by Heidi Baumgartner, Washington Conference communication director

It’s a Tuesday afternoon and Katie, my intern, is reviewing a weekly e-calendar that our office produces. She shows me the line-up of ministry events we are featuring for our geographical area. There’s no question in our mind: Our churches are active in ministry and good at planning a wide variety of events.

I notice one event that I don’t know as much about, and ask her to click into the church’s website so we can learn more.

The web browser pops open, the page loads, and we see a very basic website with minimal information. There is no mention of their event they requested we advertise—no calendar link, no display image, no web copy, no registration link. Zip. Nada.

If this only happened with one church, it wouldn’t be as big of a deal. However, we encounter underwhelming church websites on a weekly basis as we promote church, school or ministry events.

In my dozen years of managing ministry websites, I’ve learned THREE realities:

  1. A website is the foundation of a communication strategy.
  2. Every communiqué you produce (print, digital or social) should point back to your website.
  3. Websites can quickly become stale without intentional management.

We’ve been guilty of a stale website at a conference level, too. Life gets busy. Checklists keep extending. Responsibilities multiply.

We needed to prioritize our online responsibility. This led to some soul searching and strategizing.

   First: we needed to understand why ministry websites were important.

Websites are often the first place people look when they are seeking information about a church, school or ministry. These may be Adventists who are new to town and looking for a new church or school, or new friends in the community who are searching for a family, for answers in life, or for the wholeness Jesus offers.

   Second: we needed to define the type of content our target audience was seeking and that we could provide.

Based on the email queries and phone calls we received, we identified how 1) our audience was seeking a schedule of activities and services (e.g. bulletin or calendar); 2) our audience wanted to know on a church website who was speaking and on what topic; and 3) our audience wanted to know who to contact, where to look for more information, or what reactive action they were supposed to take. Essentially our audience wanted good customer service and answers to basic questions.

Additionally, we surveyed local, regional, and national church websites from a variety of denominations to see what features stood out most. We liked:

  • A media library with sermons in podcast or webcast format
  • An “I’m new” feature with a description of what to expect
  • A brief listing of beliefs
  • A list of church ministries and ways people can get involved in ministry
  • Devotional readings to improve my spiritual growth
  • A resource gallery of ways I could do my ministry better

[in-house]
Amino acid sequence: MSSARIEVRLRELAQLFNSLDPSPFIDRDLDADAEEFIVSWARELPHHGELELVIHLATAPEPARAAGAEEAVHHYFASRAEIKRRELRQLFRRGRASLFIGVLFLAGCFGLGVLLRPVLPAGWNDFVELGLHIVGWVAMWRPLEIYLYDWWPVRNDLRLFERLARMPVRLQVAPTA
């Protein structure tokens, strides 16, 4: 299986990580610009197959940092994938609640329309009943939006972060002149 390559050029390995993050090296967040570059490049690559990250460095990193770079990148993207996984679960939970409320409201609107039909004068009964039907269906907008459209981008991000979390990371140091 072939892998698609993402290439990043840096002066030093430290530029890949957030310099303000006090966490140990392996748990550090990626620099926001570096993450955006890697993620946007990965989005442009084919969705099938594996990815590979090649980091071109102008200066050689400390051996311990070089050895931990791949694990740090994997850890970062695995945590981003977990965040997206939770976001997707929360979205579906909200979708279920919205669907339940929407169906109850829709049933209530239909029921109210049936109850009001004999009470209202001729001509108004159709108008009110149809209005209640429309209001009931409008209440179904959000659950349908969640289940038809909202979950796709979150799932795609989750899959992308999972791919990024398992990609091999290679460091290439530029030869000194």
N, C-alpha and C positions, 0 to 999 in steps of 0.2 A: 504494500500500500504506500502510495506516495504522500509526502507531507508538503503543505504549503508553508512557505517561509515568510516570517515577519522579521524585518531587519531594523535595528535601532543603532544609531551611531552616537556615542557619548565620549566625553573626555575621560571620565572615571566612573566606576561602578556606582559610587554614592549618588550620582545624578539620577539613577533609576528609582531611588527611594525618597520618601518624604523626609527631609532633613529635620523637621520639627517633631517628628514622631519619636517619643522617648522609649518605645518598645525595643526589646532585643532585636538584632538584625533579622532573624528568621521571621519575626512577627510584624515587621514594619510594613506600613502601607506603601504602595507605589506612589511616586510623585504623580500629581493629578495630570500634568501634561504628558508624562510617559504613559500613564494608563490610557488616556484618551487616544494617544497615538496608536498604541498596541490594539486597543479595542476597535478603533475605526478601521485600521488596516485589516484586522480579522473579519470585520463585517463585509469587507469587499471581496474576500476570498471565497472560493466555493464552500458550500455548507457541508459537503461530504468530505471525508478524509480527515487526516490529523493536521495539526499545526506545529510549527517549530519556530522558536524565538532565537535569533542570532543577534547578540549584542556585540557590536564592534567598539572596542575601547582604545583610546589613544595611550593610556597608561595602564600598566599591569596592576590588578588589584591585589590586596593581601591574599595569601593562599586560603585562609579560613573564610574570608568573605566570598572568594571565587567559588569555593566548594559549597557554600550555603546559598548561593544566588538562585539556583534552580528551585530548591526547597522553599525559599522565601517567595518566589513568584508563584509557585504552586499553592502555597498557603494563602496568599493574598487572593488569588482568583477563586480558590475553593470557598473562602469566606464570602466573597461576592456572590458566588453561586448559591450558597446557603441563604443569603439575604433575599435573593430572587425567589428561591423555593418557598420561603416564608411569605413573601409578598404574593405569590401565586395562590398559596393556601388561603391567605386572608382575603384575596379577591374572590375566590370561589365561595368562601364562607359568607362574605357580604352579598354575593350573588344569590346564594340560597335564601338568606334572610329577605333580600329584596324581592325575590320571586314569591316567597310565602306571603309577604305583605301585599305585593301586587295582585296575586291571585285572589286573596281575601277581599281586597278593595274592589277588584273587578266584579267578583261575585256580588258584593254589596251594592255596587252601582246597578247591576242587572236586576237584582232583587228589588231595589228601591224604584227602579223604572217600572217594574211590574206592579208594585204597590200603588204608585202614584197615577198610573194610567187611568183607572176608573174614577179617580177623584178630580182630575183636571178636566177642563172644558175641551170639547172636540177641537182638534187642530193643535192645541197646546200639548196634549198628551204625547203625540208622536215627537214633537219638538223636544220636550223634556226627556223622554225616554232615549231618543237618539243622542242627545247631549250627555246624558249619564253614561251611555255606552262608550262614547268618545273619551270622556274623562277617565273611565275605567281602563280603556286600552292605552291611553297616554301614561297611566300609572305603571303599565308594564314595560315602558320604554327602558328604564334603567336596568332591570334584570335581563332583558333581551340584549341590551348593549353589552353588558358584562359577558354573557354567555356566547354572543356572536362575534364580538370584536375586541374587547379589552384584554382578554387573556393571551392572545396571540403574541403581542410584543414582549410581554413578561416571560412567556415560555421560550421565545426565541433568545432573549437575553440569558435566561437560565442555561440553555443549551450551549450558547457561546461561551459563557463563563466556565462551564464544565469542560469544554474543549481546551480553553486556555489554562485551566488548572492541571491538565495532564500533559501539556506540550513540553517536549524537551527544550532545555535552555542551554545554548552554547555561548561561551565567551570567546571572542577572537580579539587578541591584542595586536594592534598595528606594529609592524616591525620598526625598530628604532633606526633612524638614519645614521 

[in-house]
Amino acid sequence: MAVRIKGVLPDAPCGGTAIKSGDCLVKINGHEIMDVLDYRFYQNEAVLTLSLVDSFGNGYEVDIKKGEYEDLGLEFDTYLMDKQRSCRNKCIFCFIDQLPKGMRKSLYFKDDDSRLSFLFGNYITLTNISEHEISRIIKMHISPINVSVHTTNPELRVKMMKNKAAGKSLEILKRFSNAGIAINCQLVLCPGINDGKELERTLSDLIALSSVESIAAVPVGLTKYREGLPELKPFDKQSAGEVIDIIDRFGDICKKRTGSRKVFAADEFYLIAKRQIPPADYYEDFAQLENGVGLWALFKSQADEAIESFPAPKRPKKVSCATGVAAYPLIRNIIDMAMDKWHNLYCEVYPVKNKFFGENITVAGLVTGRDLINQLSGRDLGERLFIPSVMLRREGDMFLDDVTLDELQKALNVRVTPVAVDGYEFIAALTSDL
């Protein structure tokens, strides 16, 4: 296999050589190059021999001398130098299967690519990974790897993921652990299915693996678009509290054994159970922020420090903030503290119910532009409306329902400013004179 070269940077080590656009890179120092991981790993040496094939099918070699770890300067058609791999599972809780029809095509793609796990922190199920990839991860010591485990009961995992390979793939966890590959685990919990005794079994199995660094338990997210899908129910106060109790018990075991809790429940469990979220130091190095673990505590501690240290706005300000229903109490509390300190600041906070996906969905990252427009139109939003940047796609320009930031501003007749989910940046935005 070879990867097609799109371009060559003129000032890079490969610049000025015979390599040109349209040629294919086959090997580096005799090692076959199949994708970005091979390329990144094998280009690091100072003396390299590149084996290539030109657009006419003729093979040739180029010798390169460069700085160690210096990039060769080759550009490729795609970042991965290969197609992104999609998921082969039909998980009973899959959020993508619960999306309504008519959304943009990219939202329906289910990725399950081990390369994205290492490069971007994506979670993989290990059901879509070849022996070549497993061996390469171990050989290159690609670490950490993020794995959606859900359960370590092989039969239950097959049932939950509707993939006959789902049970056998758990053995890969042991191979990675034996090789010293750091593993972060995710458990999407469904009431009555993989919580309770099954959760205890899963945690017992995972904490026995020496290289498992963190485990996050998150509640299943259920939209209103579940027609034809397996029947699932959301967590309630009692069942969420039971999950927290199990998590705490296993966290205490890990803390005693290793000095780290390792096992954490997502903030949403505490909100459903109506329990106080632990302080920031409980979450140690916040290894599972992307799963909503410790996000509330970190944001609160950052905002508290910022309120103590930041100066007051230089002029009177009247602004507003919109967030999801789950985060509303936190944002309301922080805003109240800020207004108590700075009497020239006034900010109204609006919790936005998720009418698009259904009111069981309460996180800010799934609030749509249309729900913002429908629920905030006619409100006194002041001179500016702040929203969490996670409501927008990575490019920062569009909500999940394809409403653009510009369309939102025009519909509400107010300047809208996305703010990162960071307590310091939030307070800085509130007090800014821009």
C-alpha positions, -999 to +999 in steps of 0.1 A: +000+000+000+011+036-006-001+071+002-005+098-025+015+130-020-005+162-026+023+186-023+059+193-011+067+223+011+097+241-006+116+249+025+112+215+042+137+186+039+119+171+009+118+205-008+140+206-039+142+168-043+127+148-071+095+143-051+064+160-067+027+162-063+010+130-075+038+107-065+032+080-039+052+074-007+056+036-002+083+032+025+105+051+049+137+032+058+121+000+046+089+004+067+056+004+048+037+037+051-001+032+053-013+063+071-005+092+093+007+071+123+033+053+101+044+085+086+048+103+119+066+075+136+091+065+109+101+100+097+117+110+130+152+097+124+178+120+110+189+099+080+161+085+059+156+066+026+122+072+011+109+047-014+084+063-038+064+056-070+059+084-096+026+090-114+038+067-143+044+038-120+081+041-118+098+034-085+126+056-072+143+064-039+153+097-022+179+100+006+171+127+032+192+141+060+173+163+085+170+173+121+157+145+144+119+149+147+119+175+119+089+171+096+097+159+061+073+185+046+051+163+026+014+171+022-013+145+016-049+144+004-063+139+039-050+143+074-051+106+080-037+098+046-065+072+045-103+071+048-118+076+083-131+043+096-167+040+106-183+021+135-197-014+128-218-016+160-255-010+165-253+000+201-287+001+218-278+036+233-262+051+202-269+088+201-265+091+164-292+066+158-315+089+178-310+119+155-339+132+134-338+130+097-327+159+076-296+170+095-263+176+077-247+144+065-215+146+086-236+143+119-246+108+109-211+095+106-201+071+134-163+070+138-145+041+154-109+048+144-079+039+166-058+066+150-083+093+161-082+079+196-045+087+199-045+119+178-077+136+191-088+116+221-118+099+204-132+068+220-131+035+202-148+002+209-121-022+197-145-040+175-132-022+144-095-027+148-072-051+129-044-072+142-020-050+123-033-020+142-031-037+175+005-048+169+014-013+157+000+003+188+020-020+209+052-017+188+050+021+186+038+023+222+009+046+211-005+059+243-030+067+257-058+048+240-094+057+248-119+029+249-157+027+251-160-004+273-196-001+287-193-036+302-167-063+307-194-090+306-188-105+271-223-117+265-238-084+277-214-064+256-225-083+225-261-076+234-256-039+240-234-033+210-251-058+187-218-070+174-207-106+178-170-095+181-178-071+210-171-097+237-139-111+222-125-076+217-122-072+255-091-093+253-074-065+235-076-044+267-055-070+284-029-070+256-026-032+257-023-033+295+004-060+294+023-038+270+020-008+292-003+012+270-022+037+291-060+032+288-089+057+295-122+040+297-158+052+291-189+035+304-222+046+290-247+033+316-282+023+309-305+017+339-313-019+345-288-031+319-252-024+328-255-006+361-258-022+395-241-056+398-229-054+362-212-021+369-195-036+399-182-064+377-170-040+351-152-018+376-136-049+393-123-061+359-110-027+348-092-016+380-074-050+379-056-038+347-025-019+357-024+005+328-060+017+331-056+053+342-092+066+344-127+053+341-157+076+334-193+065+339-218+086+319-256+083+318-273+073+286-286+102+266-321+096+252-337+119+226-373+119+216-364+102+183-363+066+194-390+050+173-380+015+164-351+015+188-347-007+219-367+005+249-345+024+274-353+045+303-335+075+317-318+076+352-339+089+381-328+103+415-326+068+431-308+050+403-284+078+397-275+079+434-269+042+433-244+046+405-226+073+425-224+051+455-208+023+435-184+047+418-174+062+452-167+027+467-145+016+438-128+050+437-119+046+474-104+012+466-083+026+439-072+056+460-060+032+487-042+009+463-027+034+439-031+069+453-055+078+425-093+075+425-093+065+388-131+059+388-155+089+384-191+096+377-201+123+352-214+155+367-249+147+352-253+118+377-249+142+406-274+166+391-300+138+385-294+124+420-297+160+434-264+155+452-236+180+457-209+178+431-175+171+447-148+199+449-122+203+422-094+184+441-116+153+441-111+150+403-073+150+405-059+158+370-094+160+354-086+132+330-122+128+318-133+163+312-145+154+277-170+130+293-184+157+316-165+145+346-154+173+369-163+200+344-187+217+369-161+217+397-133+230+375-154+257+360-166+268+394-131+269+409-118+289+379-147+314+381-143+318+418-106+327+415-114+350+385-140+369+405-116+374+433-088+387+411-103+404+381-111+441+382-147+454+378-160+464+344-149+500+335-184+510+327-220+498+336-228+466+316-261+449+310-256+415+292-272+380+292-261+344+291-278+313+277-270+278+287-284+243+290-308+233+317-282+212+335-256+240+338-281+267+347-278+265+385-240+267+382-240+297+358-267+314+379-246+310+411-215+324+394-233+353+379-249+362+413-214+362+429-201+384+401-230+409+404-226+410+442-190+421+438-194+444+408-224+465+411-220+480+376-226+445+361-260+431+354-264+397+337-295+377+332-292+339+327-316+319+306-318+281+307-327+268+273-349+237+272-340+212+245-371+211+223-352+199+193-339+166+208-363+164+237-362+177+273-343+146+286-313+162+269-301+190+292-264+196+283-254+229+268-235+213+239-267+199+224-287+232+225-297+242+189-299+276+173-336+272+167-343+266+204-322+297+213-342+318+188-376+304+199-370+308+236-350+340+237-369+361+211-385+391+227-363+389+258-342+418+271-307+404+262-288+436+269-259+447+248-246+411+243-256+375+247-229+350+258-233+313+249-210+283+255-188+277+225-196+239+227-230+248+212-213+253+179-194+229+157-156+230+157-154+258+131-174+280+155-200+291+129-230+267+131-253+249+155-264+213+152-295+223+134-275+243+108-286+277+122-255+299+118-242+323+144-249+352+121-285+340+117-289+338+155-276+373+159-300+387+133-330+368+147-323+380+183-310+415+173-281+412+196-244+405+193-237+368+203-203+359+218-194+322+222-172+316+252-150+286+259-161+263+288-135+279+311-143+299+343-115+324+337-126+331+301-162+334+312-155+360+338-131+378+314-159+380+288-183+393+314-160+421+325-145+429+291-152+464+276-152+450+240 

• Ways to contribute and give

   Third: we needed to create a website management structure.

We needed a system—a checklist or a framework—that would work whether the webmaster was a volunteer or a paid staff member.

Websites do not need to take an extraordinary amount of time to maintain. Yes, it does take some initial time to set up the website. The management process, though, does not need to disrupt your schedule.

Most people can carve out an hour in their week for a given task or interaction, so this became the challenge to find a way to manage a ministry website in one hour a week.

(Granted: some tasks require a bit of pre-work, such as preparing your bulletin—a task that you or another team member is doing anyway. Budget another hour of time if you produce a church e-newsletter. Additionally, you could plan for an hour of social media planning and scheduling. You get the idea!)

One Hour Website Checklist

  1. Post your church bulletin by Thursday each week (2-5 minutes to post the finished document)
  2. Enter any new events in the calendar (10-20 minutes)
  3. Write, revise, or update a page of web copy to be “massively useful” for your target audience (10-15 minutes; read Jay Baer’s Youtility for more insights)
  4. Answer any emails generated through the website (5-10 minutes)
  5. Run through a section of your maintenance log (10+ minutes)
    • Check links
    • Update welcome message
    • Update home page with any new content
    • Develop or update any new website content areas
    • Check website statistics
    • Keep your domain name up-to-date
    • Review the accuracy of current content (addresses, phone numbers, email contact, all date/time references, spelling, names, etc.)
  6. Share and cross promote your bulletin or a preview of Sabbath services on social media (2-5 minutes)
  7. Have your A/V team upload or archive the sermon after church (upload time)

Give it a try! Tweak the numbers as needed to meet your needs. Break down a big task into smaller, more manageable sections. Launching or relaunching your website may take more time initially before you can settle into a doable maintenance routine, and that’s OK.

Whether your website visitors are referred from a Google search, a social media post, or an e-newsletter feature, your up-to-date website offers a great opportunity for guests to find ways to connect with your congregation and to connect with God.

Don’t give up! Keep going! Keep exploring! Keep innovating and finding new ways to make your website ministry thrive!

Heidi Baumgartner has served as communication director for the Washington Conference in Federal Way, Washington, for several years. She always strives to find better ways to communicate online and offline, helping our churches, schools and ministries reach as many people as possible.

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